We tested the Network Extender with the Samsung Sway and the LG VX8360 in San Francisco. We already had pretty good reception with about three bars on both phones. The Network Extender bumped up both phones to full strength at four bars, which was quite surprising. Call quality wasn't any different on both the Sway and the VX8360; it's still excellent with or without the Network Extender.
To know if your phone is connected via the Network Extender, you will hear a short double tone at the beginning of your call. Note that if you're in an area with excellent coverage already, having the network extender probably won't boost your call quality all that much. Also, the network extender only works for voice reception; if your house doesn't get 3G or EV-DO, you're still out of luck.
For more advanced use, you can set your Network Extender for open or managed access. Open access means you're letting any Verizon phone within range, even your neighbor's phones, use your Network Extender. Managed access means you get to prioritize access for up to 50 Verizon Wireless callers that you select. Everyone still gets access to the Network Extender for those emergency 911 calls.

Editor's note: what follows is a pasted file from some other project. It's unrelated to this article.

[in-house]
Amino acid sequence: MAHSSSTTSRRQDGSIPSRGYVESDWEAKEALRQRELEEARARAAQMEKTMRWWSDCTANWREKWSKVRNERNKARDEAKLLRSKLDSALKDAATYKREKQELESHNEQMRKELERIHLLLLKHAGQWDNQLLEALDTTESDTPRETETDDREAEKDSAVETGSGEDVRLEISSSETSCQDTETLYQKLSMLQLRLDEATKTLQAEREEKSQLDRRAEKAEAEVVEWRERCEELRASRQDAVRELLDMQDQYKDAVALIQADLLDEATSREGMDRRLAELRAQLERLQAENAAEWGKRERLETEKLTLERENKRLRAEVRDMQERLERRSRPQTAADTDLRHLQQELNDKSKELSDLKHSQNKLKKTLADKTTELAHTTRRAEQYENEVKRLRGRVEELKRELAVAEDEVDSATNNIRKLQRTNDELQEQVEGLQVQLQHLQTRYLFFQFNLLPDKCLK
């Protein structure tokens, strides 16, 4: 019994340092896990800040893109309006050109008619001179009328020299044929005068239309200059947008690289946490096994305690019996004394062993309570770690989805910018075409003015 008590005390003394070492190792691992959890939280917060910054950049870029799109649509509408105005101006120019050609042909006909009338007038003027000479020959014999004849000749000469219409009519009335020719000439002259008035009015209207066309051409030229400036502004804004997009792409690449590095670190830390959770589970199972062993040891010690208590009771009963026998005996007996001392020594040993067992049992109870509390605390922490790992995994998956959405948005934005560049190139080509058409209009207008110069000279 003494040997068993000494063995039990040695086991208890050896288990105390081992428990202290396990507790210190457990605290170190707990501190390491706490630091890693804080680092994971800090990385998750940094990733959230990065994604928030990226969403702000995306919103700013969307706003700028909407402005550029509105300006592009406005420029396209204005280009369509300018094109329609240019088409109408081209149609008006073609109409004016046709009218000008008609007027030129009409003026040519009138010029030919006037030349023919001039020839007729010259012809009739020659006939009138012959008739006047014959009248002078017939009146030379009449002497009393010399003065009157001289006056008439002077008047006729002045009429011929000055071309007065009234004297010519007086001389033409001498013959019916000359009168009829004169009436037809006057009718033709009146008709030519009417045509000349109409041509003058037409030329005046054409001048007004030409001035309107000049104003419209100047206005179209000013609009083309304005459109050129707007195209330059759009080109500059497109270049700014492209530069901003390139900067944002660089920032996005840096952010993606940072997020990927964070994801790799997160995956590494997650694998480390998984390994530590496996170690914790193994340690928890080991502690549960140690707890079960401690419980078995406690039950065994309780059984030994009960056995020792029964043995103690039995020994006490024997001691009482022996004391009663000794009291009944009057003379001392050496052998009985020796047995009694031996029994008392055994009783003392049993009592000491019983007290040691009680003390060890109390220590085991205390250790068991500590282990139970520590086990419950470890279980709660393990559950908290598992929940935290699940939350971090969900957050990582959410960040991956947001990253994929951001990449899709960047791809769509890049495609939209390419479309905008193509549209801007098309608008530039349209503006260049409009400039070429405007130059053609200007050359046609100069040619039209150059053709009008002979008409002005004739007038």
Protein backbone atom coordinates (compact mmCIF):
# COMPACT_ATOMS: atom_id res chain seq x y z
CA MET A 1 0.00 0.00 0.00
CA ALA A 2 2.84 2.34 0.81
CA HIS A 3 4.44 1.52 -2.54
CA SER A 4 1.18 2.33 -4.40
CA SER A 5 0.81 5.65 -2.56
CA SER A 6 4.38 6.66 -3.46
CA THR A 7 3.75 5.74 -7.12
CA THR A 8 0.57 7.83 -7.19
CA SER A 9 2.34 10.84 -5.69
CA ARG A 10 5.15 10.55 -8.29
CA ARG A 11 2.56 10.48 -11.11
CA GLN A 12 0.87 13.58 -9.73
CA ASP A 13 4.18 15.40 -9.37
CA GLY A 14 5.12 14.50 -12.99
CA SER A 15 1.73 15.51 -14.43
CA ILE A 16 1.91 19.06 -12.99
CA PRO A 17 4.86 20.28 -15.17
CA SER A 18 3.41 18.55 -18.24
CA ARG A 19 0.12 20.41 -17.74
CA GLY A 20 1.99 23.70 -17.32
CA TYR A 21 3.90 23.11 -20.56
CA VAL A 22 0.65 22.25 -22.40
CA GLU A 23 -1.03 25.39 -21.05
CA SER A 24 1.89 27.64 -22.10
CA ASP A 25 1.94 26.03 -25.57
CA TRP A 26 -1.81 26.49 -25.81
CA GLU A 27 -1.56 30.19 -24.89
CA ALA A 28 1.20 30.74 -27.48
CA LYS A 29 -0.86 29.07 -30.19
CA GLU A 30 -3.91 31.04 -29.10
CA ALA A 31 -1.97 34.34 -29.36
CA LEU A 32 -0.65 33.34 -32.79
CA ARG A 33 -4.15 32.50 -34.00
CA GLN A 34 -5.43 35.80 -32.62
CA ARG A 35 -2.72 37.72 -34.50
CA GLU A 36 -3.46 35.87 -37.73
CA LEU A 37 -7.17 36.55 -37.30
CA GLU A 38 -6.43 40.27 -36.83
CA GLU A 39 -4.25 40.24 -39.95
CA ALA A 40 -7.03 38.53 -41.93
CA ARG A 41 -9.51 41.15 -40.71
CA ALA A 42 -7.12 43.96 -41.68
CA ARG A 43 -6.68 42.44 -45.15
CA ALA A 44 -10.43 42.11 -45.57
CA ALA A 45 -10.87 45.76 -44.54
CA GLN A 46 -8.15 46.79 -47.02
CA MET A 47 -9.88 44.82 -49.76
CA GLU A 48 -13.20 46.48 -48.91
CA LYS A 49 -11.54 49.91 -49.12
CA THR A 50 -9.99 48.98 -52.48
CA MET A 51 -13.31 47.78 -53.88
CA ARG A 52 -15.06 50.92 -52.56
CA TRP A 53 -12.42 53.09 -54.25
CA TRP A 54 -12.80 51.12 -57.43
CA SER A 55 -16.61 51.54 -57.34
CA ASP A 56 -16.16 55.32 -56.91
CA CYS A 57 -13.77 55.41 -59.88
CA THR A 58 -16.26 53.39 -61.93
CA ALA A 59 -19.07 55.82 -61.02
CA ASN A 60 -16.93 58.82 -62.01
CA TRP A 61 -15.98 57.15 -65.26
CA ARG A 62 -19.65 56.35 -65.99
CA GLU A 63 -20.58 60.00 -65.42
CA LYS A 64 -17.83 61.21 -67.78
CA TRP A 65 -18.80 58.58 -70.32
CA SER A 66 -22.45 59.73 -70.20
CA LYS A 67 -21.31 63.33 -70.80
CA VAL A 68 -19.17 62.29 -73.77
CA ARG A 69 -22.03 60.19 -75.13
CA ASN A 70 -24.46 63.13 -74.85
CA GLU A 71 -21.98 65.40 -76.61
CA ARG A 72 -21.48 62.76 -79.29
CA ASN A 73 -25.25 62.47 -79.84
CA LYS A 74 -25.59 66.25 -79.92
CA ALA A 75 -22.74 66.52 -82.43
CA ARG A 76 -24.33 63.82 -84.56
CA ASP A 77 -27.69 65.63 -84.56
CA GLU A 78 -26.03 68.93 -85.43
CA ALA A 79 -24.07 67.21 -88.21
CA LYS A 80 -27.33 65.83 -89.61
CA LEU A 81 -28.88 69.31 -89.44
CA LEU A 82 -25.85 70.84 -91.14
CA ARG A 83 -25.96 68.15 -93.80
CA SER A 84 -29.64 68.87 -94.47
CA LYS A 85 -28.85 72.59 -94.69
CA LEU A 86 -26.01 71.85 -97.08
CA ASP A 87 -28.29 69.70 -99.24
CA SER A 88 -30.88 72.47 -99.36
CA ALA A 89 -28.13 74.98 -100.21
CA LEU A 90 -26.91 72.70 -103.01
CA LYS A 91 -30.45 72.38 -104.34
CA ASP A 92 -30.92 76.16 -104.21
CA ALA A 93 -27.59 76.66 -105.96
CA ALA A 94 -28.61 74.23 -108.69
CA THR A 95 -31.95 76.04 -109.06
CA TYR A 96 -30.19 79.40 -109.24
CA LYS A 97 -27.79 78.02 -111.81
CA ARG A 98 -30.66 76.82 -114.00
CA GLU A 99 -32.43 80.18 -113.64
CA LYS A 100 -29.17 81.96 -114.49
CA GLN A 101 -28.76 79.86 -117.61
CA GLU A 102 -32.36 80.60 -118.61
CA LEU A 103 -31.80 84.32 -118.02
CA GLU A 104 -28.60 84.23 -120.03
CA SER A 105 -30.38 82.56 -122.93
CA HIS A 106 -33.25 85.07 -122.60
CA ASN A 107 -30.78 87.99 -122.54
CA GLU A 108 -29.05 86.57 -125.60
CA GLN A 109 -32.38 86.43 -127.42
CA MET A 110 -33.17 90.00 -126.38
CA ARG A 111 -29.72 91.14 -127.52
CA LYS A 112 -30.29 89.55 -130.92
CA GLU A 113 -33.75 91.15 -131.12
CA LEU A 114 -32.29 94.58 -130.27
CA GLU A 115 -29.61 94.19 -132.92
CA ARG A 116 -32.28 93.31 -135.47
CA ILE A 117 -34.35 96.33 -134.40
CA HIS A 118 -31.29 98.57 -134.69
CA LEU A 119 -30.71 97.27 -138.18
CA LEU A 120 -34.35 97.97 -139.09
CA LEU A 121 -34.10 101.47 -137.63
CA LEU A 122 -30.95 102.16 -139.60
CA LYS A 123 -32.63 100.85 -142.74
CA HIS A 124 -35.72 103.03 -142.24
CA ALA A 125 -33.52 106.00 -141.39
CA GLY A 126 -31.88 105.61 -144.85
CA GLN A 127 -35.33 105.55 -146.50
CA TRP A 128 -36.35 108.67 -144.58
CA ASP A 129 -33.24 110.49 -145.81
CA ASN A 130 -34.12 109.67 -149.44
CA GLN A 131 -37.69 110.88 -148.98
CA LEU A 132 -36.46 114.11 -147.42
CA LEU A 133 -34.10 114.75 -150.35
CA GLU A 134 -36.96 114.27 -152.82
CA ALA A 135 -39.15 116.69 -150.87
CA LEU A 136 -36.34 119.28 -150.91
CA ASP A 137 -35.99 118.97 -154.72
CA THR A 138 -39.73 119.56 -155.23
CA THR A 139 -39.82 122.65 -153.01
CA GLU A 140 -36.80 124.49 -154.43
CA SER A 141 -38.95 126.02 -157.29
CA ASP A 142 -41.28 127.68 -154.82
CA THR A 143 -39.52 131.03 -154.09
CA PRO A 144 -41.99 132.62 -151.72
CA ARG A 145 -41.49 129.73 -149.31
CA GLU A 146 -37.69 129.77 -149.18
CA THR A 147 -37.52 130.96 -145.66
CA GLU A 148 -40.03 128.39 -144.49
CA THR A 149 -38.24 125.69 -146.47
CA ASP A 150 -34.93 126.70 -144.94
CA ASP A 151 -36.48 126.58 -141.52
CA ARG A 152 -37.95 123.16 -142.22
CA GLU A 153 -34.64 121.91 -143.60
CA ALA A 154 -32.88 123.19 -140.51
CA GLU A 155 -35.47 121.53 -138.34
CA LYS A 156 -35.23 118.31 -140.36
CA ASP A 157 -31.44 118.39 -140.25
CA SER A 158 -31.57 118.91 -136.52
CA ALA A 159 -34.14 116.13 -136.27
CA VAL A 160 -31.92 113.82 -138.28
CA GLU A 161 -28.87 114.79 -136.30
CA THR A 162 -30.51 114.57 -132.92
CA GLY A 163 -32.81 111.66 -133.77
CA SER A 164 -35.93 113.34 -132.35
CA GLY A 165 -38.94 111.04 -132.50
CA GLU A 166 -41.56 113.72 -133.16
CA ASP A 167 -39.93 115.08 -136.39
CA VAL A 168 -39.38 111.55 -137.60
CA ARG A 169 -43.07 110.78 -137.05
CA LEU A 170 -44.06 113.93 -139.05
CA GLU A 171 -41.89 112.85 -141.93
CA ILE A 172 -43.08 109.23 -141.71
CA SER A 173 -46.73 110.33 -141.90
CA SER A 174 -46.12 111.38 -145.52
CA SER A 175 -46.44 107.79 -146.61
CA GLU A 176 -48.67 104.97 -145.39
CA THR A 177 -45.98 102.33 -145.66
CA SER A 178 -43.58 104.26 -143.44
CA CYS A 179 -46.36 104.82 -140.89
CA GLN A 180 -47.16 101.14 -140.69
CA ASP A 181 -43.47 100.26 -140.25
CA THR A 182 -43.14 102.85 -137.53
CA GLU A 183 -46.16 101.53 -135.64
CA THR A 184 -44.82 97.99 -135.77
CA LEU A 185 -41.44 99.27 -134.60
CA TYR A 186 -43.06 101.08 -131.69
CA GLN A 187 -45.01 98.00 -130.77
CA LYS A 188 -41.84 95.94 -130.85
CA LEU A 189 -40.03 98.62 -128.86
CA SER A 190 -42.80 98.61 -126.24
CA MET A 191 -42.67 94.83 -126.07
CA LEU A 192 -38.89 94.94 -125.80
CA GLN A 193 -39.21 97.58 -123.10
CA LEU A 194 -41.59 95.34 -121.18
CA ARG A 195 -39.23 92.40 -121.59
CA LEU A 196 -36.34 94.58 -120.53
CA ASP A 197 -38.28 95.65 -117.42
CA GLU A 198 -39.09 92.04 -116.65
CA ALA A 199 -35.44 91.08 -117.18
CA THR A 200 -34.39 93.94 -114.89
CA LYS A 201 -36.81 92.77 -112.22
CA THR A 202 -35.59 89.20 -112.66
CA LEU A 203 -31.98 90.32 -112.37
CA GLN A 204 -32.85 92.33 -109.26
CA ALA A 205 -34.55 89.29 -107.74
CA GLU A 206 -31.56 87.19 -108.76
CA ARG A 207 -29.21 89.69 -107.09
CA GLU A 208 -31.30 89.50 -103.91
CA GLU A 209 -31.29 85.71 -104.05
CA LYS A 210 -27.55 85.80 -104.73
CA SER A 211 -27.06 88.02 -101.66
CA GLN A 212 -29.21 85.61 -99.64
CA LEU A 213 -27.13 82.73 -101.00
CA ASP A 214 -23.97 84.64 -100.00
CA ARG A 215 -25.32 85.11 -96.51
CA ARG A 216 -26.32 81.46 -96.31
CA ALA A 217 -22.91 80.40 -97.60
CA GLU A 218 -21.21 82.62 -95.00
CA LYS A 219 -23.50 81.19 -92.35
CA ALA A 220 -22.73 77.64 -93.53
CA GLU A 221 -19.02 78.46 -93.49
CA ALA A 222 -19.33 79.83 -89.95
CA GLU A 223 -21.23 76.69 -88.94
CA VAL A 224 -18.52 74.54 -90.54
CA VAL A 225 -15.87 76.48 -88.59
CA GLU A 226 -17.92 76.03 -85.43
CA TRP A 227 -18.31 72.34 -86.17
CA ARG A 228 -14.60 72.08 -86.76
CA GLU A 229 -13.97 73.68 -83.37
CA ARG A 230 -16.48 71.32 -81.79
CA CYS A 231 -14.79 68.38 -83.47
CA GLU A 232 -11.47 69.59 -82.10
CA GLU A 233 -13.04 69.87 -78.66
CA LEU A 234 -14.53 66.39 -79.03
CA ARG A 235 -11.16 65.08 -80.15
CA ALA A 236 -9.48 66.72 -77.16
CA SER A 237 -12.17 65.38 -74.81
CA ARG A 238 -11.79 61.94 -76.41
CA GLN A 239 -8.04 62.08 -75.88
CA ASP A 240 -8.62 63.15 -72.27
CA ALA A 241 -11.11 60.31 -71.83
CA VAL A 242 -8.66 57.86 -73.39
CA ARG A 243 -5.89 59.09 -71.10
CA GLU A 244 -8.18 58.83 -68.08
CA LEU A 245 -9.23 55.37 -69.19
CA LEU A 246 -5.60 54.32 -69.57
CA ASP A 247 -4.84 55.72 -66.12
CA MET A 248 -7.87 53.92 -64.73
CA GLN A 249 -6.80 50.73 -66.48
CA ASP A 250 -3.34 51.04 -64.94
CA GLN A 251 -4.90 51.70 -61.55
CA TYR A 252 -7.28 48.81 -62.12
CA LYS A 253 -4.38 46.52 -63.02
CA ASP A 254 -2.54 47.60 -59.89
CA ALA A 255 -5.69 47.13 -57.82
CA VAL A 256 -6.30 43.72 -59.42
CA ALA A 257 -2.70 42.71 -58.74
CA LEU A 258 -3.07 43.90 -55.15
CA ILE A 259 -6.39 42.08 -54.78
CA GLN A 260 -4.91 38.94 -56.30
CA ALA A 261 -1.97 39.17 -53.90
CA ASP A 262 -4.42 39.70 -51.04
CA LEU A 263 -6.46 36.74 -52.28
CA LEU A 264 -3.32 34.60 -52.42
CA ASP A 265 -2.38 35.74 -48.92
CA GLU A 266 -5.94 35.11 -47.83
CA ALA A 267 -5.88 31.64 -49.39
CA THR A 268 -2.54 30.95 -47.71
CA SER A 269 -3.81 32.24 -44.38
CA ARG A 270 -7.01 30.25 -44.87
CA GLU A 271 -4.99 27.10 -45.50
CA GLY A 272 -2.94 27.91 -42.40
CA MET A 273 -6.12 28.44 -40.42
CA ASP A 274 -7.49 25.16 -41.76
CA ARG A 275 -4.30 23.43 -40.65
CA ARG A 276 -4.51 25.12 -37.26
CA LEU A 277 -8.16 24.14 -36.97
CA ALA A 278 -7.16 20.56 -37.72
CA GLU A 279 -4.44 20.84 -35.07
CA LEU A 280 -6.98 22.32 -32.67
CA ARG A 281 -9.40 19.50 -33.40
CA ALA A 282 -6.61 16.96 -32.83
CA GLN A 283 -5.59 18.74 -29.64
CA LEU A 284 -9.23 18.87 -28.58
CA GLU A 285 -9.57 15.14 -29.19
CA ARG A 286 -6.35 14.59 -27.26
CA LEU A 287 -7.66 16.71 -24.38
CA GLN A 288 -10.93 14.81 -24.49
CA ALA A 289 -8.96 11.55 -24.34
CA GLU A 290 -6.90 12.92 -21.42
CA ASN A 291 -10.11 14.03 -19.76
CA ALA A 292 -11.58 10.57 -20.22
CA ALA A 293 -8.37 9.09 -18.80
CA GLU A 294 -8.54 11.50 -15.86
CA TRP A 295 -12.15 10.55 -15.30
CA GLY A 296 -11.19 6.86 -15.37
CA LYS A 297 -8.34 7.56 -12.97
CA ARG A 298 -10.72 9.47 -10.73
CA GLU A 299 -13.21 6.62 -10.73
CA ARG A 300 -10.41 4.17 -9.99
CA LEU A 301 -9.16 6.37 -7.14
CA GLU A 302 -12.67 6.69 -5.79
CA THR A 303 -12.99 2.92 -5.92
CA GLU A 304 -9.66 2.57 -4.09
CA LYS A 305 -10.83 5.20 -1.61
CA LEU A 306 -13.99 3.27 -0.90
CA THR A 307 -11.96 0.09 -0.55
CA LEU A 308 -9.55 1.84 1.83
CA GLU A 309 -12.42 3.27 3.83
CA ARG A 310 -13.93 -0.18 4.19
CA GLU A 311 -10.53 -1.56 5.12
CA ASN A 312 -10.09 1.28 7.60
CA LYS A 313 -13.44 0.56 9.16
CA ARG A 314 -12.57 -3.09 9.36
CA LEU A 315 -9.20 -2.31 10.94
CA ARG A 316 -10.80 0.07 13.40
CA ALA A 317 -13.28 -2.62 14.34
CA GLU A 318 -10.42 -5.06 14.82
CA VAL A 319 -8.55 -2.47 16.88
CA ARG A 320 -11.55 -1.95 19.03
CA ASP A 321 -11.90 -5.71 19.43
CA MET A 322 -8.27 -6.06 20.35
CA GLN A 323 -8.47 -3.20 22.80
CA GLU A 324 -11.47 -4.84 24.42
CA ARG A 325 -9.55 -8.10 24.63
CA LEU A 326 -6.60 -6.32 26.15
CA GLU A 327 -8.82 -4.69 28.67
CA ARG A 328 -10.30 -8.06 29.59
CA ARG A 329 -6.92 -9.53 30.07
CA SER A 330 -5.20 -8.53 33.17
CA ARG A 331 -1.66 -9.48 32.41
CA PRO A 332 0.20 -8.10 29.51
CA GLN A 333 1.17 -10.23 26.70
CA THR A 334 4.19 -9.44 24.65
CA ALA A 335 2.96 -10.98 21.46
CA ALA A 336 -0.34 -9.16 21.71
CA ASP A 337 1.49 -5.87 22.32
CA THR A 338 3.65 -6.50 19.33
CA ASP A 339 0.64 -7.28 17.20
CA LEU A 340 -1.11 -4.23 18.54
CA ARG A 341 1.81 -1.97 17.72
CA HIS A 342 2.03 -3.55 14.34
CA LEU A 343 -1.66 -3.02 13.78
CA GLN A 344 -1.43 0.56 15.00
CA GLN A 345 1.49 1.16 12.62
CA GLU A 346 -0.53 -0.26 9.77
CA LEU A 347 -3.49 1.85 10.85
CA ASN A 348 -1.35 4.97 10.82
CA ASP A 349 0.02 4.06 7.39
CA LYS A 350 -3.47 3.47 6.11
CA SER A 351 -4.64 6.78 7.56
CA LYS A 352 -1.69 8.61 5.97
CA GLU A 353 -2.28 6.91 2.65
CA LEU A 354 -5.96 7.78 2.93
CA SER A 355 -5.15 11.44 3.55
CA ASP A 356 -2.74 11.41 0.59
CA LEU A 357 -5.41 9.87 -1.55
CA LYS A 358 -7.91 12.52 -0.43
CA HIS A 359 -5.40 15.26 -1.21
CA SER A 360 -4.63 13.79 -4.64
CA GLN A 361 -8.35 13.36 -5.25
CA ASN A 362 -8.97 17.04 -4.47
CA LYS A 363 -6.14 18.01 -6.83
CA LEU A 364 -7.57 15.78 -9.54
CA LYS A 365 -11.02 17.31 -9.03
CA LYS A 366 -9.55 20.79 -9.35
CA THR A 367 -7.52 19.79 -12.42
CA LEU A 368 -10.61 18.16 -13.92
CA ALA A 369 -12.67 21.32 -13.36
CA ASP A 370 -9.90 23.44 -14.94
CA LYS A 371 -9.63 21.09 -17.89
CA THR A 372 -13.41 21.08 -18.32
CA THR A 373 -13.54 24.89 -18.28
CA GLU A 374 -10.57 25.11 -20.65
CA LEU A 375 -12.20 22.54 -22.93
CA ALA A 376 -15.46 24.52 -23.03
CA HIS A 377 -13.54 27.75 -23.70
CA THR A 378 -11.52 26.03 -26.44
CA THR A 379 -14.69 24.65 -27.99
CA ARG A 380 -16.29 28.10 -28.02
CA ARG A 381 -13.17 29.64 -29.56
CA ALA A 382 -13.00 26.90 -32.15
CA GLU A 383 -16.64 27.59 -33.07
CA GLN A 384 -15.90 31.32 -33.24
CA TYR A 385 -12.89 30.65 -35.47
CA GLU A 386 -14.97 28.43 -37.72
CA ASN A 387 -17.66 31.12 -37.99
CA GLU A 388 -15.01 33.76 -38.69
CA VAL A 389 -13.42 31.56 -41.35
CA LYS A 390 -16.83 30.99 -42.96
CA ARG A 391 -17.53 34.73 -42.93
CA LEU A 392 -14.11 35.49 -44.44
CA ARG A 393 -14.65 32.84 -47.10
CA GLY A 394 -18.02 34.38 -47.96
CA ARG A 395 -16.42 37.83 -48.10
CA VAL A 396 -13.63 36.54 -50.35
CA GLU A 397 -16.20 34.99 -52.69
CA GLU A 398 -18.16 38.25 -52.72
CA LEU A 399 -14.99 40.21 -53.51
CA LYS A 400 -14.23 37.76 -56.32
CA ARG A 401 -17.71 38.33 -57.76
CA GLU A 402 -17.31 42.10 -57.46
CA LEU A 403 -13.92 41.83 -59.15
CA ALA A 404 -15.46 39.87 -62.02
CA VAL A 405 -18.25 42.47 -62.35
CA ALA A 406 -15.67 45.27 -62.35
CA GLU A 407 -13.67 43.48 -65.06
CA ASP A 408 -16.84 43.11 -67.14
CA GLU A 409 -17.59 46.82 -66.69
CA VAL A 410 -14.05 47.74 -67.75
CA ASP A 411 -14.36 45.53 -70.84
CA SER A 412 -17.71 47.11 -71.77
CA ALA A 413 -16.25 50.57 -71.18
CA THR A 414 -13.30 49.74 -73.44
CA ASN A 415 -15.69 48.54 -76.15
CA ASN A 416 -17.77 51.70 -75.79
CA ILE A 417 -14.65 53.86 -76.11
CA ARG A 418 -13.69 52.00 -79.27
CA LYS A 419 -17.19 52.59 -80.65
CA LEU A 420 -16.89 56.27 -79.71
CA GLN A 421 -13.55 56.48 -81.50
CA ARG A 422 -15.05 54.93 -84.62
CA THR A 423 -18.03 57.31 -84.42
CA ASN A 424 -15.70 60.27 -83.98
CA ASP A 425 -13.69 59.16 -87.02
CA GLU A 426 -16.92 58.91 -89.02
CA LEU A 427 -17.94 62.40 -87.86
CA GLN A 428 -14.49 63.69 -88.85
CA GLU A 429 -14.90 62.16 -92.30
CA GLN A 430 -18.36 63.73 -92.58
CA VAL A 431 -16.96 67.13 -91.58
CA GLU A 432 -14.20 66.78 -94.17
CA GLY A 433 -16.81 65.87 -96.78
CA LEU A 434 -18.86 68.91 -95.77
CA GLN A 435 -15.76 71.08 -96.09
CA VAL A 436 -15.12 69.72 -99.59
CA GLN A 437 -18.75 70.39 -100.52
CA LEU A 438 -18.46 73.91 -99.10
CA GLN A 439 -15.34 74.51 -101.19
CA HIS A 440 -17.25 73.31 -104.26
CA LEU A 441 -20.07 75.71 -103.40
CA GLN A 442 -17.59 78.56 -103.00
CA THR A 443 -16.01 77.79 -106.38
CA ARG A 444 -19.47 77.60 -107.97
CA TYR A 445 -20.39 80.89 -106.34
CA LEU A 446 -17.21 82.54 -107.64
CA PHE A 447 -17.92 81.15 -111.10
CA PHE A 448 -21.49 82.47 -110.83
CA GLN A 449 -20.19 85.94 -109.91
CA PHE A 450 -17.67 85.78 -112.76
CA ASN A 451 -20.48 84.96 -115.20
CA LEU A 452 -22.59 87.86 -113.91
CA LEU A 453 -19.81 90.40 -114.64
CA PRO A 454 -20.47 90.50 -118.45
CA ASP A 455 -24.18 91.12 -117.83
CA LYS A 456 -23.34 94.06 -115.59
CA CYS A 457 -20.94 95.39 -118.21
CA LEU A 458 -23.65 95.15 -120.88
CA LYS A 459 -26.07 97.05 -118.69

We're pleased with the unit overall, and it's certainly useful if you're a Verizon Wireless customer in an area with poor coverage. Even though it's expensive, at least you don't have to pay the monthly service fee that the Sprint Airave requires.